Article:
Ponomarenko told us that once, as she was waiting to cross the border to Poland, a Russian border guard recognized her name and said that everyone listened religiously to her show in the barracks. “We know we can’t live that life of fashion,” the guard said. “We listen to it like a fairy tale.”

That connection with radio is the motivation for many who work in the field, and it may be the best hope for Russian radio. Anna Bakumova, a young correspondent at Avtoradio in Novosibirsk, grew up with Pioneer Youth radio. She would listen to its plays, sing along with its songs, and even send in a few verses of her own. “It gave me the feeling that radio was many different people, many points of view, all coming to me in my home. It had the feeling of people talking personally to me,” she said.

That wasn’t surprising to hear, considering what Bakumova had asked us, almost tragically, a couple of days before. Soviet radio was great, she said, the way it used sounds and drama. “Can we do that still?”

KnightLine International, Summer 2003

(Source: )

3.11.11

Been There, Done That

For supporters of an improved and expensive Trinity River, everything old is new again

By Julia Barton

Let’s start with a round of Trivial Pursuit: What year is it? The voters of Dallas have recently approved a multimillion-dollar bond issue to tame the Trinity River, which threatens to flood large swaths of the city. The work has already begun, but some civic groups are grumbling that the whole project is nothing more than a boondoggle for powerful interests, including higher-ups at The Dallas Morning News, who own cheap land in the floodplain. The same men also want to turn the riverbed into a thoroughfare, though they promise, paradoxically, that it will soon hold a park filled with trees and bluebonnets and pretty lakes. An opposition paper takes up the protesters’ cause, and the ensuing feud starts to smell worse than the river on a hot night. 

OK, what year is it? 2000? 2002? Try 1930.

The history of Dallas and its river seems custom-built to uphold that old, cynical cliché: The more things change, the more they stay the same. Some people can make serious money from things staying the same. The trick is getting people to think they’re changing.

Thus, welcome to the AT&T TrinityFest this Fourth of July. The organizers, a three-month-old group called Trinity Commons, are spending close to a million dollars on the event, scheduled Thursday at the Houston Street viaduct and a couple of parking lots around Reunion Arena. Musicians Randy Travis, the Commodores and La Mafia are to entertain the crowd, followed by massive fireworks over the riverbed.

It sounds fun enough. But Trinity Commons board member County Judge Lee Jackson admits the underlying goal of the festival is essentially political: to keep up public support for $246 million worth of Trinity-tinkering that city voters approved in 1998. He knows many Dallasites are only faintly aware of the river, and he wants them to get a little closer.

"If we have a large crowd looking at fireworks, many of those people will be in the river basin on foot for the first time in their lives," Jackson says. "It looks different from that vantage point. They’ll see how wide it is."

And why is wide important? Because the fireworks gawkers will see, Jackson hopes, how the 1,800 to 2,000 feet between the levees could hold not only a lake, a series of trails and baseball fields and other amenities, but also an eight-lane, high-speed toll road.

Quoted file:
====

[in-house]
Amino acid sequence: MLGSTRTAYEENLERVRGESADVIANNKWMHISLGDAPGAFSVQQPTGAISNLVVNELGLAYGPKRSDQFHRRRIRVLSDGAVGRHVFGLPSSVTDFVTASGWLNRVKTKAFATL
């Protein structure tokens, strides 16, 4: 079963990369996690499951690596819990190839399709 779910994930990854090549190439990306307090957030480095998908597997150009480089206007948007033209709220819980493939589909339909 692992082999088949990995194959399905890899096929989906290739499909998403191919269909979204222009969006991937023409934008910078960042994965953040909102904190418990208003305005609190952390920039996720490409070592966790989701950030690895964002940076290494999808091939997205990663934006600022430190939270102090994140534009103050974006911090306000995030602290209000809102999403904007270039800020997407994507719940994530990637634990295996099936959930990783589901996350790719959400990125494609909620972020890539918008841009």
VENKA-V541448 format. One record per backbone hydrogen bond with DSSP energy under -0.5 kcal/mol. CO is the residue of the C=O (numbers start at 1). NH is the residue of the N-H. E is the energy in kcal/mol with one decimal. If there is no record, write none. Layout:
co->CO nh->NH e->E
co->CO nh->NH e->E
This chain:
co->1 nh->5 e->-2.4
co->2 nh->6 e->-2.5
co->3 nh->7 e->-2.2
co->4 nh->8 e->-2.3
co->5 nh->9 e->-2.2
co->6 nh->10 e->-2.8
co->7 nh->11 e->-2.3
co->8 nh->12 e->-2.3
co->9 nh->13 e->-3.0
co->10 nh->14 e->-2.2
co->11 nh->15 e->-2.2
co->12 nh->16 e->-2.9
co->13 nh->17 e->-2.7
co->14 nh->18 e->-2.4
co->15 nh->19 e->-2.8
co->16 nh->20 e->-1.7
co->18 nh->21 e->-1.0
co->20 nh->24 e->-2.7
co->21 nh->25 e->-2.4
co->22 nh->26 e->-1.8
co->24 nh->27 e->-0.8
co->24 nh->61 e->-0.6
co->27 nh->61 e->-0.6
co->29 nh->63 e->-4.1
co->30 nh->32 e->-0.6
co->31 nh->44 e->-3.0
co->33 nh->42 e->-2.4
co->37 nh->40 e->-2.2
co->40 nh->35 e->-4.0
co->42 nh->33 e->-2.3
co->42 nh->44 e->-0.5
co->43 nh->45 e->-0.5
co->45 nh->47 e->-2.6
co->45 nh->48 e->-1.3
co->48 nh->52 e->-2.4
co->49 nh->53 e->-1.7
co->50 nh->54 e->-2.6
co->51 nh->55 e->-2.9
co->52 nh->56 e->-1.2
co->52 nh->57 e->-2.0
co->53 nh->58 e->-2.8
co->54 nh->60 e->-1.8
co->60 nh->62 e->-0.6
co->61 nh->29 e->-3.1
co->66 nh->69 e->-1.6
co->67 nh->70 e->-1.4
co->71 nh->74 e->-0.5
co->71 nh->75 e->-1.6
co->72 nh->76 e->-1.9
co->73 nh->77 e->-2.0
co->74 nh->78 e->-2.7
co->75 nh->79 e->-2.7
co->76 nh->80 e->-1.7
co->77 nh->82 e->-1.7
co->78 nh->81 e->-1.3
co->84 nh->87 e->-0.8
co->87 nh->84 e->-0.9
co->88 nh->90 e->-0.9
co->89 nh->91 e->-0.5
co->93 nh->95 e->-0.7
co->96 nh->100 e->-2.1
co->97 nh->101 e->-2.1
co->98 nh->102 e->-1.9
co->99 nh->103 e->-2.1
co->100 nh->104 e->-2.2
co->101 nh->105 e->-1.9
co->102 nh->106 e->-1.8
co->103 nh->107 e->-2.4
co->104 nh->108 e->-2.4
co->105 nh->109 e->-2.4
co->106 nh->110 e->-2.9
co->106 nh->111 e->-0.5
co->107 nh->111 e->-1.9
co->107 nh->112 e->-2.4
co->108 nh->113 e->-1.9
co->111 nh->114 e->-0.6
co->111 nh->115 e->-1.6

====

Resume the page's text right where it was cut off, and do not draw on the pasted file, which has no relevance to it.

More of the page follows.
Oh, yeah, and a river.

That would be the same river that, since it drains an area the size of Connecticut, fills its floodplain like a wall-to-wall bathtub when too much rain comes. That doesn’t seem to be happening this year, so people at the festival probably will be treated to the Trinity’s usual state, which is more like a big, muddy creek.

Judge Jackson, something of a history buff, is tapping into an old river-party tradition. Citizens of yore were invited down to the water to cheer on all kinds of things, from steamboats to dredging machines to—far less pleasantly—public hangings.

Now that the water is walled off behind 30-foot levees, it’s a little less convenient for such events. Still, check out TrinityFest. Just take a stroll down the city’s memory lane first. We’re talking Repressed Historical Memory Lane, a very important place when it comes to the Trinity, because if enough people went down there, things might change for real.

True or false: The seven miles Dallas calls its segment of the Trinity River is not, geologically speaking, a river at all.

True, if by river, you mean a conduit that water creates as it drains over the earth. What we have in Dallas is the “Trinity Floodway,” a 1920s-era, man-made civil engineering project built by sweaty guys and bulldozers. As for the actual Trinity River, the one made over centuries by nature? That’s now a wide runoff ditch that winds behind places like the Anatole Hotel and strip bars on Industrial Boulevard, or it’s buried beneath highways and railroads.

Certainly, a city messing up a river is not unique to Dallas. Chicago made its river run backward; Cleveland set its on fire. New Orleans gets the Army Corps of Engineers to spend millions of dollars controlling the Mississippi’s natural urge to leave Fat City low and wet. Meanwhile, Los Angeles paved its river into aconcrete sluice so it could terrorize Jack Nicholson in Chinatown.

But no other city has been so shaped by messing-up-its-river dreams that never actually happened. Yes, we have a floodway, and you will read how all that came about. But that was just a small part of a mightier dream: the great inland Port of Dallas. By now, we should have barges gliding under our soaring river bridges (many of which are, in fact, built to accommodate barges). Hell, we should have riverboat casinos down on Industrial.